Police are investigating claims that LGBT activists were harassed, intimidated, and pelted with eggs outside a primary school in Birmingham where a row has blown up between the activists, and Muslim parents over the teaching of LGBT issues to children.
Officers are currently looking into three reports of assault and two of criminal damage after the parents and protesters clashed with the LGBT activists who were placing banners reading, “Love is the answer” and rainbow flags on the school gates.
The group of LGBT activists, which consisted of 12 women and one man, said they were harassed and intimidated by the parents and anti-LGBT protesters.
One woman said she was called a vandal for placing the flags and banners on the school gates and a mobile phone recording reportedly hears one of the parents say: “The people want to come to our area and cause anarchy. I have to hold all the lads back because everyone is becoming very volatile.”
Honor Bridgman, one of the LGBT activists, said: “We have stood by and observed these protests for weeks. We felt we wanted to do something, in a loving way. We have consciously not organised counterprotests as we feel that would make matters worse.”
The school, Anderton Park primary, is at the centre of a standoff between LGBT activists and predominantly Muslim parents over the teaching of issues such as gay relationships and gender identity at the school. Protesters claim that up to 600 children were withdrawn from classes by their parents over the decision.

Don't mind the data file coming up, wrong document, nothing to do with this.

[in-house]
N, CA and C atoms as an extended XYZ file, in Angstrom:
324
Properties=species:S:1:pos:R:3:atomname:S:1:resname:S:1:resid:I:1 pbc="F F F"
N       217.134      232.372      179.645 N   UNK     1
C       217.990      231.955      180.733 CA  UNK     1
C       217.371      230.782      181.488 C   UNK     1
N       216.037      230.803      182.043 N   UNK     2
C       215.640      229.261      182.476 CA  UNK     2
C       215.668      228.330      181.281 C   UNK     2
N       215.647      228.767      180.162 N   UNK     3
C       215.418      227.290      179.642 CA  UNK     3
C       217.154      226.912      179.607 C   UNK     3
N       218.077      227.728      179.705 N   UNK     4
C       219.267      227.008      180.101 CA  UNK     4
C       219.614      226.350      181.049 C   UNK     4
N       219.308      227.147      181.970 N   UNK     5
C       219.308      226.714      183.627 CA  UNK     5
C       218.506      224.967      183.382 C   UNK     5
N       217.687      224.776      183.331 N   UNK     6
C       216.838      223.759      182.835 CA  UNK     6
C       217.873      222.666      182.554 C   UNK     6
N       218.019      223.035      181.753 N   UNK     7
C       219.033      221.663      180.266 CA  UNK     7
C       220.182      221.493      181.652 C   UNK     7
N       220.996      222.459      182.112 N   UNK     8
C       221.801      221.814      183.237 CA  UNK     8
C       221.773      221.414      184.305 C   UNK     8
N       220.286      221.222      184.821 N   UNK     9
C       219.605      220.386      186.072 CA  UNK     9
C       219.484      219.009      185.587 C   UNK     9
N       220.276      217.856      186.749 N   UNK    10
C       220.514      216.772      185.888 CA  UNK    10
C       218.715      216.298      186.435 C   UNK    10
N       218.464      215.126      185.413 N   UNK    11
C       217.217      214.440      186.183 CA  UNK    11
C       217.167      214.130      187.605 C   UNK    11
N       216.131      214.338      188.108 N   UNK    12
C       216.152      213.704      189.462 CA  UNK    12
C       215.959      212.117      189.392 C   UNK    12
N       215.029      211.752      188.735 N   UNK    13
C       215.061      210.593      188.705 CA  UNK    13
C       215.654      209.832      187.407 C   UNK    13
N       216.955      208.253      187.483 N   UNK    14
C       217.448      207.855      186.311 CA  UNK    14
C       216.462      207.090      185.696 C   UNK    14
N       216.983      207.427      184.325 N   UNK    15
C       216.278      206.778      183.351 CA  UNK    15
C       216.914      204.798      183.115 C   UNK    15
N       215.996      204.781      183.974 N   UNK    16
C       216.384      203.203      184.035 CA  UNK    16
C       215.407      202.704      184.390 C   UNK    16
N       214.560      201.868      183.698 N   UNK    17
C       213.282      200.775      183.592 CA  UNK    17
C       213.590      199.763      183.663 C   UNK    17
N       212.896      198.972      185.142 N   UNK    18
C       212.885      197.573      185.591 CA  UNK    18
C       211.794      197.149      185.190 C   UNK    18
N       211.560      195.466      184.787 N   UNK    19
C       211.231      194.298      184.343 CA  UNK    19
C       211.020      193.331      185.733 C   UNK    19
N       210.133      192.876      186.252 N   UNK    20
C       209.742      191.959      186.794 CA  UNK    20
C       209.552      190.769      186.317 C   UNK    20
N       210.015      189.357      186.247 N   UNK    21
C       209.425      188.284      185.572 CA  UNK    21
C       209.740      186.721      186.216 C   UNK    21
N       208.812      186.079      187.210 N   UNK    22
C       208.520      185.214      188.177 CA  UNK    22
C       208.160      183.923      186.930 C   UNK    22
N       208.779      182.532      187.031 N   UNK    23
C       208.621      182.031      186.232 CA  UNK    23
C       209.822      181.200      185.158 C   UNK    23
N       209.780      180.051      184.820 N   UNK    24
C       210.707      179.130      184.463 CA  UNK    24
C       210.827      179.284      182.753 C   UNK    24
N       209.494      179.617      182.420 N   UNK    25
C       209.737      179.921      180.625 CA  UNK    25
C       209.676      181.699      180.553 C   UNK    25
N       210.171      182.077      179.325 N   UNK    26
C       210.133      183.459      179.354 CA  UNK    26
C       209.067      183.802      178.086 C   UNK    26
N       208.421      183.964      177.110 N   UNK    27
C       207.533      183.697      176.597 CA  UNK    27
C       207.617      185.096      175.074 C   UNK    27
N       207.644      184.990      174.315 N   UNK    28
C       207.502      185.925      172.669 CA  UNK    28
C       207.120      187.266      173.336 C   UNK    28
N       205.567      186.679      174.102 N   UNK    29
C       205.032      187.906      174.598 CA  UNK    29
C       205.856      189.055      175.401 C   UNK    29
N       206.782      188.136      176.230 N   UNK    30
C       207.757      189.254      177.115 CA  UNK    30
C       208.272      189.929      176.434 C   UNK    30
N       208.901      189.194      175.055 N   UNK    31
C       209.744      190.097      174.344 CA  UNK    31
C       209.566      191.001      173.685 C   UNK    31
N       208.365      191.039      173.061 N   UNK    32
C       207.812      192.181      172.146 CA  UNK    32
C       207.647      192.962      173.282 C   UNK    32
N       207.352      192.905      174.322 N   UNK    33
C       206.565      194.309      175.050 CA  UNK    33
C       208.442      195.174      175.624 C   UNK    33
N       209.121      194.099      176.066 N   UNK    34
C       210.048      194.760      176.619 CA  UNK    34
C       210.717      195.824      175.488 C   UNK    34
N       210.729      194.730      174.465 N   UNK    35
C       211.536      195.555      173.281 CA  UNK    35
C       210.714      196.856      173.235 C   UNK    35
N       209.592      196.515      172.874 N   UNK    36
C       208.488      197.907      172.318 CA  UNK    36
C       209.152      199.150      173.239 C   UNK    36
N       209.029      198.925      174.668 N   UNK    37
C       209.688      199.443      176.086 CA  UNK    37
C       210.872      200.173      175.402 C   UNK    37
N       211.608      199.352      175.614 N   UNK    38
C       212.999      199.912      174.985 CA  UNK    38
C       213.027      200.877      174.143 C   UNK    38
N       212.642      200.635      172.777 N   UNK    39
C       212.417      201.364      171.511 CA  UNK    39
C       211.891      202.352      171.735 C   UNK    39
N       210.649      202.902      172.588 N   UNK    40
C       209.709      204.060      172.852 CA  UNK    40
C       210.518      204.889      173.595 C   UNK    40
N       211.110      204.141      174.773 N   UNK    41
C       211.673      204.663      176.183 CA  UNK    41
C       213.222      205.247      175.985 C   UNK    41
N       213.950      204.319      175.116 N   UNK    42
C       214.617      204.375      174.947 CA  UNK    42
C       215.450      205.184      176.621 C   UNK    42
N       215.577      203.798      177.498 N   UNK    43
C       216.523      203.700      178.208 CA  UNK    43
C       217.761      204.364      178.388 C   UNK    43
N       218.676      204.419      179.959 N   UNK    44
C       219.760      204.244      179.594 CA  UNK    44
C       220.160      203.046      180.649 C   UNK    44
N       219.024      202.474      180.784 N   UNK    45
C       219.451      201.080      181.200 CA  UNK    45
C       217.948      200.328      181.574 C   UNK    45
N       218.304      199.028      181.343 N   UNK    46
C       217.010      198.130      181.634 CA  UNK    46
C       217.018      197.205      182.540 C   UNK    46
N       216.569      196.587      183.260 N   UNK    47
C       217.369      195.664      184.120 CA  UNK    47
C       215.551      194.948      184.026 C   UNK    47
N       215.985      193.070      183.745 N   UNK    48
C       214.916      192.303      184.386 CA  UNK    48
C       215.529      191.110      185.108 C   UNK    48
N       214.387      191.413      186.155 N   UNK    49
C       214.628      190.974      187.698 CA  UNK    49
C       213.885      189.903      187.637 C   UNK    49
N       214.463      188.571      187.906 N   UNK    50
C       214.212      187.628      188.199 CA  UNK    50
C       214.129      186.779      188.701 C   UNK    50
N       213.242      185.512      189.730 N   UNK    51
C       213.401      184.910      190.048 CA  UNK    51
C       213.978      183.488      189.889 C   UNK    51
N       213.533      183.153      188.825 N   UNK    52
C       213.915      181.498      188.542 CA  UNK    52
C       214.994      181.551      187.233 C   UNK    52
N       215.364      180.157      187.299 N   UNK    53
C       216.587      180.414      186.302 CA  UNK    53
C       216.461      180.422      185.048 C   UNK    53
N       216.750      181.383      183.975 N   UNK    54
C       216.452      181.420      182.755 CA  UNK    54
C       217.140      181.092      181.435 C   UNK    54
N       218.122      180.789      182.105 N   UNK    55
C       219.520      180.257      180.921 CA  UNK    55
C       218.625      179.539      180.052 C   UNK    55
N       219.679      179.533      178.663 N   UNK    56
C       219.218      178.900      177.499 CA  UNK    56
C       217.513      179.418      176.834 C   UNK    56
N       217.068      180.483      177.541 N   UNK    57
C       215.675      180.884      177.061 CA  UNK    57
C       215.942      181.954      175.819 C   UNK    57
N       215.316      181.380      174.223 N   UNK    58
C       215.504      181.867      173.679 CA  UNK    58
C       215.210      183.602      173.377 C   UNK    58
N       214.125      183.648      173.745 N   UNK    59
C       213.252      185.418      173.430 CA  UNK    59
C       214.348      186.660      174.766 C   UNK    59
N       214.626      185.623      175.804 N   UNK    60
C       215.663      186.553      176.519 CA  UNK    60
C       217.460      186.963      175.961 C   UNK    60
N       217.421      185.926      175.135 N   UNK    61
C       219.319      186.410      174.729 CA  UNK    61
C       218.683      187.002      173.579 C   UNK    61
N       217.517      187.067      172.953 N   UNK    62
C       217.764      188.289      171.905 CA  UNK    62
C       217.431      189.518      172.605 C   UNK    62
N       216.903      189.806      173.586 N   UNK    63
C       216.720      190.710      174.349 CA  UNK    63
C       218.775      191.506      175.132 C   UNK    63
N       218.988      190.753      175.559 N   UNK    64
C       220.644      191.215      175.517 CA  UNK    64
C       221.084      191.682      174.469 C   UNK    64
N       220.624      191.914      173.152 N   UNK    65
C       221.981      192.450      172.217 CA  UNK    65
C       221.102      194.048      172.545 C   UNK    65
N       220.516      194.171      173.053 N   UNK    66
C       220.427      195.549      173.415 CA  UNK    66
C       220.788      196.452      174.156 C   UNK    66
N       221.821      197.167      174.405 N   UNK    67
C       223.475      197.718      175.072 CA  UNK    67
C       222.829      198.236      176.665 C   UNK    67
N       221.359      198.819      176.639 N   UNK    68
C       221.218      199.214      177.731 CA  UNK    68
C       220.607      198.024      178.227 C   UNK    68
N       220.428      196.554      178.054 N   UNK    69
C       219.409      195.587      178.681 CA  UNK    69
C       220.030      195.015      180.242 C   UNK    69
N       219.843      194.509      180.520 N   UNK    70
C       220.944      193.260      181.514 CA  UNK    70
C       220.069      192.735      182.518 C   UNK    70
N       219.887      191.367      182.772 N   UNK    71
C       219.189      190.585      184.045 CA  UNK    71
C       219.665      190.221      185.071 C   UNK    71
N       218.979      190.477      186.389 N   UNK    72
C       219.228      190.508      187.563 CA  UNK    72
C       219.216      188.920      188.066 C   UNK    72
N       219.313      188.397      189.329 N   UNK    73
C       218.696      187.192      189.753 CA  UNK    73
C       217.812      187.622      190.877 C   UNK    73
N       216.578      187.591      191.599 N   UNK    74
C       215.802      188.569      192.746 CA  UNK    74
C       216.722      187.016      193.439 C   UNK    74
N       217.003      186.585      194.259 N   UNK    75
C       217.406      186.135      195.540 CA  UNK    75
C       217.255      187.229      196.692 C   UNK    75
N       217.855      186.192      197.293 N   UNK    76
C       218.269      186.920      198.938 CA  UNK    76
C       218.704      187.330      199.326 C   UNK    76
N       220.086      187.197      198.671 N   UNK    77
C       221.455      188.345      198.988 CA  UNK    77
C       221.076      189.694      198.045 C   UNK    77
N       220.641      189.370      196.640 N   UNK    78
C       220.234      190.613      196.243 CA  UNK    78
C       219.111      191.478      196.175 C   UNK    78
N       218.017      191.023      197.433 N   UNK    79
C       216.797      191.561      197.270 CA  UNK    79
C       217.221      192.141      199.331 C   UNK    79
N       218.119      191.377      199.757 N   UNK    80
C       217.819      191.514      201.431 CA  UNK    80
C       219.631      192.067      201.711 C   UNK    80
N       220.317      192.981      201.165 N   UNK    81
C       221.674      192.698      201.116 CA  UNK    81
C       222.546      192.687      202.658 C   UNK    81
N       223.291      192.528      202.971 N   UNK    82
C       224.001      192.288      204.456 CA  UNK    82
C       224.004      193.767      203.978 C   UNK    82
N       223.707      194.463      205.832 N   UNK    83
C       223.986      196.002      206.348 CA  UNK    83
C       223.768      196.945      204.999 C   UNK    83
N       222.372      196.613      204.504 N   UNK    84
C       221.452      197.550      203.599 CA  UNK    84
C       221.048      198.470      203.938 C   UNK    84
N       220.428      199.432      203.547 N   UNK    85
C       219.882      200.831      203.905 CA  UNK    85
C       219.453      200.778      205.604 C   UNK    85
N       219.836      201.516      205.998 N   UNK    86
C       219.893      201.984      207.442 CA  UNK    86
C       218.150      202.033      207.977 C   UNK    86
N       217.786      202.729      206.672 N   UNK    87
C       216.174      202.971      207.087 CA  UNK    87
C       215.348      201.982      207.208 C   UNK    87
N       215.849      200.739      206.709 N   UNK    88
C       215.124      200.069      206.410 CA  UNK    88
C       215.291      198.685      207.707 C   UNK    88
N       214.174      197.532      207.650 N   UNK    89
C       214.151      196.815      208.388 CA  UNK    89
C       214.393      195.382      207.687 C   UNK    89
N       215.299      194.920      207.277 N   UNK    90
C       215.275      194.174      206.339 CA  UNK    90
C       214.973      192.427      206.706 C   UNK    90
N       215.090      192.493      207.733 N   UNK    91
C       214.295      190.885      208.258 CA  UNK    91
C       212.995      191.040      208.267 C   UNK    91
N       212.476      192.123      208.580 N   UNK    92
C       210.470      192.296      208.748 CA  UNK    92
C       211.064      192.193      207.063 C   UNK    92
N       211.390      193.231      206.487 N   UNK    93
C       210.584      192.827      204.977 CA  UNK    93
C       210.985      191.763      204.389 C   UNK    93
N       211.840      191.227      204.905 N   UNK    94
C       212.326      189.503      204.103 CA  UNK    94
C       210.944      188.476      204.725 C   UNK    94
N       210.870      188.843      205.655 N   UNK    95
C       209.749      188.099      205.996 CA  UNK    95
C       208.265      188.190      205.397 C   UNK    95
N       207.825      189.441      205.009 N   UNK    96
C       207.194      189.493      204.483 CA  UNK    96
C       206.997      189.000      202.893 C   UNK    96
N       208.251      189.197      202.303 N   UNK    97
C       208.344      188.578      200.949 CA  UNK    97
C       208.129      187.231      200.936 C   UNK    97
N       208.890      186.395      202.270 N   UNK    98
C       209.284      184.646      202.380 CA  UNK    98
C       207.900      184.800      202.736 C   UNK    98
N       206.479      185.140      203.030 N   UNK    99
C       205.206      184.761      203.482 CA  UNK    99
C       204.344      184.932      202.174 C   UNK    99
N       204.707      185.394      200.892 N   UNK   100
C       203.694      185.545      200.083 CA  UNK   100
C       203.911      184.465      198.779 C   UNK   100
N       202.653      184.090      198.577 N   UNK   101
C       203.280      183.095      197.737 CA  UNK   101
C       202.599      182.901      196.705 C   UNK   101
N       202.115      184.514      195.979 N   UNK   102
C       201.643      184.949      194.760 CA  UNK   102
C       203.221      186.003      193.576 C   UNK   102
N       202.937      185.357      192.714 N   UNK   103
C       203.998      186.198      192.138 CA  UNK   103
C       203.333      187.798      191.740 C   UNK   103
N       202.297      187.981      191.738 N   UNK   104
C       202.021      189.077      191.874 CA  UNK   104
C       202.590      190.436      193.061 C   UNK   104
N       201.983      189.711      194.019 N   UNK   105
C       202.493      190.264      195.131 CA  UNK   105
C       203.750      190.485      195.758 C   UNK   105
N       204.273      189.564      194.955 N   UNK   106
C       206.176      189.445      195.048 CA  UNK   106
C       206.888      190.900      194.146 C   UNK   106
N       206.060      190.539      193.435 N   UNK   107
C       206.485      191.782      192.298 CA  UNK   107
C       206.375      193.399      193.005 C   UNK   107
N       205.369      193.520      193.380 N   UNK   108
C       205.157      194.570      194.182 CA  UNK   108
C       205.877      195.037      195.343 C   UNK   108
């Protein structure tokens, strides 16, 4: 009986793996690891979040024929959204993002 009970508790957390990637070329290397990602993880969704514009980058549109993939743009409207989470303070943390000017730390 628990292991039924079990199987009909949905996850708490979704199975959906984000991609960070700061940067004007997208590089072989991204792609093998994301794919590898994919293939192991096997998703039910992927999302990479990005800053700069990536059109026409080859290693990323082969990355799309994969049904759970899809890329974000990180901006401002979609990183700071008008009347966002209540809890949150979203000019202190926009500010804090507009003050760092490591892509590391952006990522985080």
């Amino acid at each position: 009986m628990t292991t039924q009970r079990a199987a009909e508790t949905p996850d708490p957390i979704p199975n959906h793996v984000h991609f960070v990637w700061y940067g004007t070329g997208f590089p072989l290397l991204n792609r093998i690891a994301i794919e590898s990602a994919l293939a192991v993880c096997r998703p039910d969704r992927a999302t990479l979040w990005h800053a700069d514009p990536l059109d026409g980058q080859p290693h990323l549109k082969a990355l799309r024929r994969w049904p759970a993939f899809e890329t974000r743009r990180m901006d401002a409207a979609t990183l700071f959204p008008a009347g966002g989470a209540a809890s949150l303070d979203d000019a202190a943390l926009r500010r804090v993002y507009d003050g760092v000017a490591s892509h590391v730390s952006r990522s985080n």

The attack on the LGBT activists follows reports that the headteacher of Anderton Park, Sarah Hewitt-Clarkson, had received threatening letters and phone calls from protesters and parents. Ms Hewitt-Clarkson described the protests as “very loud” and said, “it’s very aggressive, it’s tiresome”.
The organiser of the anti-LGBT protests, Shakeel Afsar, who does not have children at the school, was confronted by Labour MP Jess Phillips on Monday.
Mr Afsar said to Ms Phillips: “How come you haven’t been here, and how come you haven’t been supporting the 300 parents who have been protesting here for the last four weeks? Where have you been?”
Ms Phillips replied: “I don’t agree with the protest. I don’t agree that you get to pick and choose which equality you can and can’t have.”
She went on to say that “our equality laws protect us all. I want them to protect you, and actually I want to protect you, and actually, I want to protect the Muslim community.”
The dispute at Anderton Park follows a similar dispute at Parkfield Community School, also in Birmingham, in which a programme called ‘No Outsiders’ was introduced to teach LGBT equality alongside existing sex and relationship education.
At Parkfield, the course was put on hold during Ramadan out of deference to the Muslim parents but has been urged by many to continue.